8. It is possible that the minimum penalty for an academic offense, an E in the course, may not be a sufficient deterrent to the student who is considering a breach of integrity. On a transcript, the E that is associated with an academic offense appears no different from an E earned through traditional failure of a course. Students may choose to withhold this information from other parties, for example graduate or professional school admissions committees, the very people who would want to know of such offenses. At present there is no way for them to discover this information.

  9. Consider implementing a University-wide Honor Code
  10. Studies repeatedly show that institutions with Honor Codes have a lower incidence of breaches of academic integrity. In view of the perception that cheating and plagiarism are widespread behaviors, and because of increased student reporting of academic offenses here at Kentucky, it is, in my opinion, the right time to consider drafting and implementing an Honor Code. Even if one were not put in place immediately, the discussion held would bring an increased consciousness to our academic community regarding academic integrity.

V. Final remarks

My sincere thanks to the academic community and to President Wethington for the confidence shown in me by allowing me to serve another term as Academic Ombud. I look forward to another year of working closely with all members of the academic community.

Professor Dembo was given a round of applause.

Chairperson Moore said that if anyone was not sure what committee he or she is serving on this year, those will be submitted to the Senate Council at the next meeting on Monday, September 20, 1999. The subcommittee that looks at preferences tried as much as possible to put everyone in his or her first choice, but it was not always able to do that. Sometimes people got their second or third choice and in a few cases I was not even able to honor that and contacted those individuals and asked them if they would be willing to serve on other committees. The list will be distributed after it is approved at the meeting.

The Chair recognized Professor George Herring.

Professor Herring made the following remarks:

I would like to begin by thanking the Senate as a body for its support for the resolution that we sent in May. The fact that it came through this body made a difference, and we on the committee certainly appreciate your support. We weren't really created to write resolutions. We were created by the Senate Council last year to take a long, hard look at where we think we are, where we would like to be as a University, what sort of things we need to do to get there, and to tie that into the upcoming presidential search by asking finally, in view of all these things, what sort of experience and leadership qualities would be like to have in a president and to put that out and make it public, and hopefully it would have some influence on those people who will be doing the search and ultimately select the new president. We have been at work since February, met during most of last spring and are back hard at work now and will be contacting the campus as a whole: faculty, staff, and students in various ways over the next six weeks to try to get your input on these questions that we are asking ourselves and talking about. We hope that you will respond. We will be able to do a lot better job if we have a wide range of input from you and the rest of the campus community. If any of you have questions at any time or would like to talk with the committee privately, we welcome that. Just let me or someone on the committee know. We have a very challenging task before us and a relatively short amount of time to do that. We are in to it and look forward to it and encourage and welcome your support and assistance.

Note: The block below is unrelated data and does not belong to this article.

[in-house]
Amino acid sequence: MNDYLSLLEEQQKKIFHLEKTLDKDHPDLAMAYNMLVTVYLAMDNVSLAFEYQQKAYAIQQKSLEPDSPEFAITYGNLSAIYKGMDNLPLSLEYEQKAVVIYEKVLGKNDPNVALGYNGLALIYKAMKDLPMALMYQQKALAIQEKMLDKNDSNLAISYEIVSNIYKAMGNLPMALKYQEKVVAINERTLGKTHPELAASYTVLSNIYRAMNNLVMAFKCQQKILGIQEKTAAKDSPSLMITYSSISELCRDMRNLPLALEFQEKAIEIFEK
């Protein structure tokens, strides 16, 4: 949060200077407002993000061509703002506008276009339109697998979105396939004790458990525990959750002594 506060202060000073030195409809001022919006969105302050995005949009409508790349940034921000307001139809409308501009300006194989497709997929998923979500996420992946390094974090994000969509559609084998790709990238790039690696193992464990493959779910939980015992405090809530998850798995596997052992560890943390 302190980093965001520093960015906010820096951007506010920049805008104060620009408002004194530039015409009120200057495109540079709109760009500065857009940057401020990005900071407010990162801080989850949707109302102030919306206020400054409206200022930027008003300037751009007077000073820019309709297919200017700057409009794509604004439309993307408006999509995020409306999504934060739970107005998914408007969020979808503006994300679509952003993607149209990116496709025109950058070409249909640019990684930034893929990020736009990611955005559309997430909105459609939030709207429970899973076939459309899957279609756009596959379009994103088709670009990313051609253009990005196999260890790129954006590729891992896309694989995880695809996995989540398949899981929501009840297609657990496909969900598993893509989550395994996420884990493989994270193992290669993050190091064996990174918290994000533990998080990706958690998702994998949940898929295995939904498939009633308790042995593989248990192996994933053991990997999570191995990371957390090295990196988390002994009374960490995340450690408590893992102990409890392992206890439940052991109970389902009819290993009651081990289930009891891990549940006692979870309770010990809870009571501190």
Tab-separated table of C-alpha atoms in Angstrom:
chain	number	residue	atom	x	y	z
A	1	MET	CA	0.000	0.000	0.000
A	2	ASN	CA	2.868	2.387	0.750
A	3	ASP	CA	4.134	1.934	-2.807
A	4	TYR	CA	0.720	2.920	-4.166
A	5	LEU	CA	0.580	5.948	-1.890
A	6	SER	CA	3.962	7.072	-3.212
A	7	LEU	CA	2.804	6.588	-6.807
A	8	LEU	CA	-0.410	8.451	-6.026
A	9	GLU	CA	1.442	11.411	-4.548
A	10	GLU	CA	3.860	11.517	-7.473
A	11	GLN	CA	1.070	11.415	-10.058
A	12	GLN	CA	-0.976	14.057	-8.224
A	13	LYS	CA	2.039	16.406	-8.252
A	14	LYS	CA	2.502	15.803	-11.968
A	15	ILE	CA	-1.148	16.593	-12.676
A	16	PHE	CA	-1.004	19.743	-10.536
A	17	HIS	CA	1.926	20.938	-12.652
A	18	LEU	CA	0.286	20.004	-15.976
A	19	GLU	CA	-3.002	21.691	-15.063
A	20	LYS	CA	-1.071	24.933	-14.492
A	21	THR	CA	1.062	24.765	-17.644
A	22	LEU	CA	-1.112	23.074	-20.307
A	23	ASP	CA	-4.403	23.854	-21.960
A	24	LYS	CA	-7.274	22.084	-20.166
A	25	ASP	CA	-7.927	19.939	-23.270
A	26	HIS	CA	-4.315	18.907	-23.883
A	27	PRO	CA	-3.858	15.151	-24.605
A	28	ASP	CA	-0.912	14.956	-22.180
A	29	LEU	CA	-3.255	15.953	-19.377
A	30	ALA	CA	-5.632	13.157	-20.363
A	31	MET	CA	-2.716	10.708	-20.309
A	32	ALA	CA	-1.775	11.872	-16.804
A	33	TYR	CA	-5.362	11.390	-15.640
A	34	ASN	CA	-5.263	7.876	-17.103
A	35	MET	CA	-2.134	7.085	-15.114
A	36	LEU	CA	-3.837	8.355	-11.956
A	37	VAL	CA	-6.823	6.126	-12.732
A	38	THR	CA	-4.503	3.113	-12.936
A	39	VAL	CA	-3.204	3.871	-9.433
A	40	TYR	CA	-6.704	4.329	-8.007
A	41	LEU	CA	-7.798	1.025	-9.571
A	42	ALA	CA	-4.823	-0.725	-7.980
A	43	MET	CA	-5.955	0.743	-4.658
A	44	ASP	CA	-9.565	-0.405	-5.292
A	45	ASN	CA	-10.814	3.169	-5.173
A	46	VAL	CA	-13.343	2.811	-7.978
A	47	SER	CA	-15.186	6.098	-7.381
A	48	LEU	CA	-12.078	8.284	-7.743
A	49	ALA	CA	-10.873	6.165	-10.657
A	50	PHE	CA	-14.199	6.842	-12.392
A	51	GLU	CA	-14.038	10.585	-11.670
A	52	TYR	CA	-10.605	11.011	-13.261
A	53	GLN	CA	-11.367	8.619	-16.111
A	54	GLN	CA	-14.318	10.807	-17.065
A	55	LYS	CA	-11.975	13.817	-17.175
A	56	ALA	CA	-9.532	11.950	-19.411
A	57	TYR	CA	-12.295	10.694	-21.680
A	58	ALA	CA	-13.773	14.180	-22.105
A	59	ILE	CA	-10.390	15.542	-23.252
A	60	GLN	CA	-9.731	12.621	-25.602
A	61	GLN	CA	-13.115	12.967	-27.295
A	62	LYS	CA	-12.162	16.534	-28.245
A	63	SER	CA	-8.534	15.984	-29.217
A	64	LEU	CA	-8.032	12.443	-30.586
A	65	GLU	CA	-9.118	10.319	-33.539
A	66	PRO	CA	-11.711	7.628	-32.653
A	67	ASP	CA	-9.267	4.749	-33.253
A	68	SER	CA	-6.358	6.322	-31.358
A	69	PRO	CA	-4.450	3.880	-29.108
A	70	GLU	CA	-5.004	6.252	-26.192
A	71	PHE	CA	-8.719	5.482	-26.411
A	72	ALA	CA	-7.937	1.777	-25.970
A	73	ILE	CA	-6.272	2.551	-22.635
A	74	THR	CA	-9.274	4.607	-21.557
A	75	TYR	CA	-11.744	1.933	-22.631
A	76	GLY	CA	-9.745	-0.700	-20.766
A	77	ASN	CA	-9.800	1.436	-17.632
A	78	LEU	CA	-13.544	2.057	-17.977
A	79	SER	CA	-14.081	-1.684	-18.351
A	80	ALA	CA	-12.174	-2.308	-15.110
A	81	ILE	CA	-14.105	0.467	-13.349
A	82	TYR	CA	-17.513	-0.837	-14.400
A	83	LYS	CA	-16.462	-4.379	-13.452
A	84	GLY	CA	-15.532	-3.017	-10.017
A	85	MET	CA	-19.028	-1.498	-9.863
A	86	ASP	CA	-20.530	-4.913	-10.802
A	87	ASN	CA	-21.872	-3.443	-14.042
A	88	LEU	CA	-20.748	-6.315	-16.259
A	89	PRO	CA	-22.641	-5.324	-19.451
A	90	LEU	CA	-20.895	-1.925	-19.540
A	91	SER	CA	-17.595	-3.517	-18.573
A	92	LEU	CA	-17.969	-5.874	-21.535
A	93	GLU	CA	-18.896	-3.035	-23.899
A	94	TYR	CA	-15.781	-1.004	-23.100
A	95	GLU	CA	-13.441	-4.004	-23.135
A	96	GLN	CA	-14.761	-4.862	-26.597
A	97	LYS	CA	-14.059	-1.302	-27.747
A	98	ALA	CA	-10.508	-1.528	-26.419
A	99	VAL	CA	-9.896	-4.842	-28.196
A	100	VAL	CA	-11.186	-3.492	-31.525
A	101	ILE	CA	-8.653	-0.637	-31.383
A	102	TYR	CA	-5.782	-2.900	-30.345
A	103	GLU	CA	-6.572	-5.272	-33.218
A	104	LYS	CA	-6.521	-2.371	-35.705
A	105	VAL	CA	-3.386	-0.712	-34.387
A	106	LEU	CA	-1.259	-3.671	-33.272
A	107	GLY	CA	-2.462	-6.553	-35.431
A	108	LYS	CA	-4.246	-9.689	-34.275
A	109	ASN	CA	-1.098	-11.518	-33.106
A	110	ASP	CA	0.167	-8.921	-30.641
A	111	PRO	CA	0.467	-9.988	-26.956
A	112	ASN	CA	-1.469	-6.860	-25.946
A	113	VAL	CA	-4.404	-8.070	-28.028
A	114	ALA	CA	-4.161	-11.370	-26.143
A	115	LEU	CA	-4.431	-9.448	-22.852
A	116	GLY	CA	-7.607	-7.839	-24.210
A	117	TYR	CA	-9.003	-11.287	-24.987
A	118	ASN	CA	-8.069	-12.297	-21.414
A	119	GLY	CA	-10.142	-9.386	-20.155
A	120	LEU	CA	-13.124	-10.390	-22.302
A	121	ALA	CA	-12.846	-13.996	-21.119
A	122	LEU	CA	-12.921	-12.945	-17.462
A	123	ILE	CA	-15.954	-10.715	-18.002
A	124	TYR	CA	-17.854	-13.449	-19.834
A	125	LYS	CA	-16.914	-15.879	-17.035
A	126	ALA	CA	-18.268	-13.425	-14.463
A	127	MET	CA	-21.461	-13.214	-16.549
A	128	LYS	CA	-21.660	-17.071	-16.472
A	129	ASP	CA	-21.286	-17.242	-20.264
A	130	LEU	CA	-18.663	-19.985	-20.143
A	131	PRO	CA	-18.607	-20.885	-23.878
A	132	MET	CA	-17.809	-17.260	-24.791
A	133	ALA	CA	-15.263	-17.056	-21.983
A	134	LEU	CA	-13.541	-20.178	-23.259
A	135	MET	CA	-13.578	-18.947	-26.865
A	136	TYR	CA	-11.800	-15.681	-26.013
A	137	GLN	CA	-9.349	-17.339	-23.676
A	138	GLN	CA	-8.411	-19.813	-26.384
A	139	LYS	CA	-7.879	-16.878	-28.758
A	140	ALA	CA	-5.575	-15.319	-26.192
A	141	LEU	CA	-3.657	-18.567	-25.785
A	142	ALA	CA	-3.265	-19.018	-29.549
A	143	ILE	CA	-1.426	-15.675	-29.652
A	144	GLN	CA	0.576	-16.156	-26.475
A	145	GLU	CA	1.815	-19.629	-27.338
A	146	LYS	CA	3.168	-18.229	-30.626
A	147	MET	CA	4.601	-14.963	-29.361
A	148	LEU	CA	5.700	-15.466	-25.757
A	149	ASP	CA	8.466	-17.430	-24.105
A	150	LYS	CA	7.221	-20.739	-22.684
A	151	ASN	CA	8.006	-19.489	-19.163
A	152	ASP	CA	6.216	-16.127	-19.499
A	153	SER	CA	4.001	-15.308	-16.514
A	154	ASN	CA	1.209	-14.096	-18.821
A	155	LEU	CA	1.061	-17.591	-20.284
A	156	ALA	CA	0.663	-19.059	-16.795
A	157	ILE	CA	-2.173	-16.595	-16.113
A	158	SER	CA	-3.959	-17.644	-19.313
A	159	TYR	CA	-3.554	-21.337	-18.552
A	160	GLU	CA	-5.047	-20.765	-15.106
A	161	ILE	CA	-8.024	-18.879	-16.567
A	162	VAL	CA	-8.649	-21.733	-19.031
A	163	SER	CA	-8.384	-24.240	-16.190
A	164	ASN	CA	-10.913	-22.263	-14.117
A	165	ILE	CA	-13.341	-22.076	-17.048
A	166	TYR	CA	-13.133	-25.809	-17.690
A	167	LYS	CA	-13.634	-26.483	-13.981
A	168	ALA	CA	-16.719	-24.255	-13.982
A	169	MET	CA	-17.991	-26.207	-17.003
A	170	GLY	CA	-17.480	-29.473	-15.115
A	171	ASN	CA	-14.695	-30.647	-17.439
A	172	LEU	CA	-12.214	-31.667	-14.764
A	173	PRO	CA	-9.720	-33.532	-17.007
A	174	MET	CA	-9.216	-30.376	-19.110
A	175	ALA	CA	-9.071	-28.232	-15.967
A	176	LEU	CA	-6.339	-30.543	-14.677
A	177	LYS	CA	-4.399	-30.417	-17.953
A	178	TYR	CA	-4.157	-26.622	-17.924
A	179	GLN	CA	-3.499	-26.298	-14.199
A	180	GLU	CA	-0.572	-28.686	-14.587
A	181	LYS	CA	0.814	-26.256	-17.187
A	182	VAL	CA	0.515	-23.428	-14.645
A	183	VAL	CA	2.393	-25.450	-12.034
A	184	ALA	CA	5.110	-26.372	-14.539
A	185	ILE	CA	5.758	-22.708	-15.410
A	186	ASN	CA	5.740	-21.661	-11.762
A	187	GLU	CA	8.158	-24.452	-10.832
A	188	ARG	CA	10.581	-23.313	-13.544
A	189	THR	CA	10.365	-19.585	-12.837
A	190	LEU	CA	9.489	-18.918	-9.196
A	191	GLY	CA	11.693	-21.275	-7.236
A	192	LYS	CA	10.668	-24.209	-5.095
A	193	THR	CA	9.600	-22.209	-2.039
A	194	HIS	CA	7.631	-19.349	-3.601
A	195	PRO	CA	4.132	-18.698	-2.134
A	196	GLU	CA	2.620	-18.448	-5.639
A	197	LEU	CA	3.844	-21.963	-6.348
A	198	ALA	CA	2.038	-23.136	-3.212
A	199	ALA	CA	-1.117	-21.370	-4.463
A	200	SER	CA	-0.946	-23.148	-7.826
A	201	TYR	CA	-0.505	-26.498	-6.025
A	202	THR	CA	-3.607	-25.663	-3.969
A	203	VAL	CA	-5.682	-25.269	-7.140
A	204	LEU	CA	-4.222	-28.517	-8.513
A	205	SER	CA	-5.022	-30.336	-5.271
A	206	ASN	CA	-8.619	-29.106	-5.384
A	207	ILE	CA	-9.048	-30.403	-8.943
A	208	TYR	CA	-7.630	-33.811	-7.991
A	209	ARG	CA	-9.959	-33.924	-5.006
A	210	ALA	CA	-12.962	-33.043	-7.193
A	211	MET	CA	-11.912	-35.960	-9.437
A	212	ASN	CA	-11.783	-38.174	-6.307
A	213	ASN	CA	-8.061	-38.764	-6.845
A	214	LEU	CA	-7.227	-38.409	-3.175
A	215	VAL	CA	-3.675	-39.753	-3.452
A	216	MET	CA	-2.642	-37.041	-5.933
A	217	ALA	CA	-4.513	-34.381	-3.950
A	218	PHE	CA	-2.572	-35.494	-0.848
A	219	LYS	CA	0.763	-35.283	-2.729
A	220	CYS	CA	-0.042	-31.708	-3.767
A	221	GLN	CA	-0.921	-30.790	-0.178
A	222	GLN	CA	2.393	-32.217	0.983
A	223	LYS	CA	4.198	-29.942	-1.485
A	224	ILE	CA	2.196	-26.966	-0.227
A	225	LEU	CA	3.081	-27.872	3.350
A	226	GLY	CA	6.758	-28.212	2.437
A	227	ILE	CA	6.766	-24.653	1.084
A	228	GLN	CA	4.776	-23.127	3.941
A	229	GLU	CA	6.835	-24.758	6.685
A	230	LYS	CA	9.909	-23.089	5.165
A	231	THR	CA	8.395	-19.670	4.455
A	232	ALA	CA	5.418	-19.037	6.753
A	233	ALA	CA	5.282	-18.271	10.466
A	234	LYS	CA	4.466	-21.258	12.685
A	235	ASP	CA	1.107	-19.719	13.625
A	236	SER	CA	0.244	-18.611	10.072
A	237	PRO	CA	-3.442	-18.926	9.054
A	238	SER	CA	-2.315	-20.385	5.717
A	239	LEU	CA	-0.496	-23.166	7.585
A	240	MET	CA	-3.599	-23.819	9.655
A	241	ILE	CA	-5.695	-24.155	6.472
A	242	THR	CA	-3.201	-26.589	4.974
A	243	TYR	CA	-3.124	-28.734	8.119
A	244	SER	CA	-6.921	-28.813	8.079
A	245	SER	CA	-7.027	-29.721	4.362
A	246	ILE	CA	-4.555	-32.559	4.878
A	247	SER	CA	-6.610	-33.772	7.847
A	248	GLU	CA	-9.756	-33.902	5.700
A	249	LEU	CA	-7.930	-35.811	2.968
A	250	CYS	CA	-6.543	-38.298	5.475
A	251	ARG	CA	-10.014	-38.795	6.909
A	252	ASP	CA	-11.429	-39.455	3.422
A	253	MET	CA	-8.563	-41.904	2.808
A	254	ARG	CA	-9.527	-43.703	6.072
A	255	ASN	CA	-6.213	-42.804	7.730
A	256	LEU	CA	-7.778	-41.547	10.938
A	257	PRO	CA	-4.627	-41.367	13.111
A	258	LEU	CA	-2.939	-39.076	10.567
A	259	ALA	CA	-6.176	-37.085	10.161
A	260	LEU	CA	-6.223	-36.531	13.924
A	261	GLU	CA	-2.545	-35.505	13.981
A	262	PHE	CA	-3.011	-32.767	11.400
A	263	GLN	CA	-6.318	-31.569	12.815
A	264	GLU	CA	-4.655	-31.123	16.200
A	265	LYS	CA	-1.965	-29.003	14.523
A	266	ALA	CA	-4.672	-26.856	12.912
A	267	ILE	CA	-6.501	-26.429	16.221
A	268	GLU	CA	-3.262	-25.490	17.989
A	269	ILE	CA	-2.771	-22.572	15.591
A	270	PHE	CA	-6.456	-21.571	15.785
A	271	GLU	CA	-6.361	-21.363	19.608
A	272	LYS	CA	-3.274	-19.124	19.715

The Chair introduced Lee Meyer, Vice-Chair of the Senate Council, for introduction of the first action item.

Professor Meyer said the he appreciated Professor Dembo's comments, and the notes that they get that he passes on get forwarded to all of them and are always very helpful reminders for him. He did want to warn Professor Dembo. If he was not aware of the controversy concerning plus/minus grading and he gave them a A-, they either want an A or B.

Professor Meyer said that the first proposal was to establish a Center for Minimally Invasive Surgery and had come through the Senate Committee on Organization and Structure and came to the Senate with the support of the Senate Council. This has been informally operating as a Center already and this proposal is to formalize the Center. They have funding in place and Dr. Adrian Park is the proposed director of the Center.

ACTION ITEM 1 - Proposal to establish a Center for Minimally Invasive Surgery. See Attachment I.

The proposal passed in a unanimous voice vote.

Chairperson Moore recognized Professor Meyer for introduction of the second action item.

ACTION ITEM 2 - Proposal to amend University Senate Rules, Section IV, Admission policy changes, Gatton College of Business & Economics

Proposal: [Note: Additions are shown in bold; deletions are crossed out.)

Section IV Gatton College of Business and Economics (US:9/8/80; US:4/13/87; US:11/14/88)

Admission to the University is sufficient for lower-division admission to the Gatton College of Business and Economics for students with less than a junior standing. However, lower-division admission to the College or any admission to the University does not guarantee upper-division admission to one of the degree programs in the Gatton College of Business and Economics. In general, admission depends upon the qualifications and preparation of the applicants, as well as the availability of the resources for maintaining quality instruction.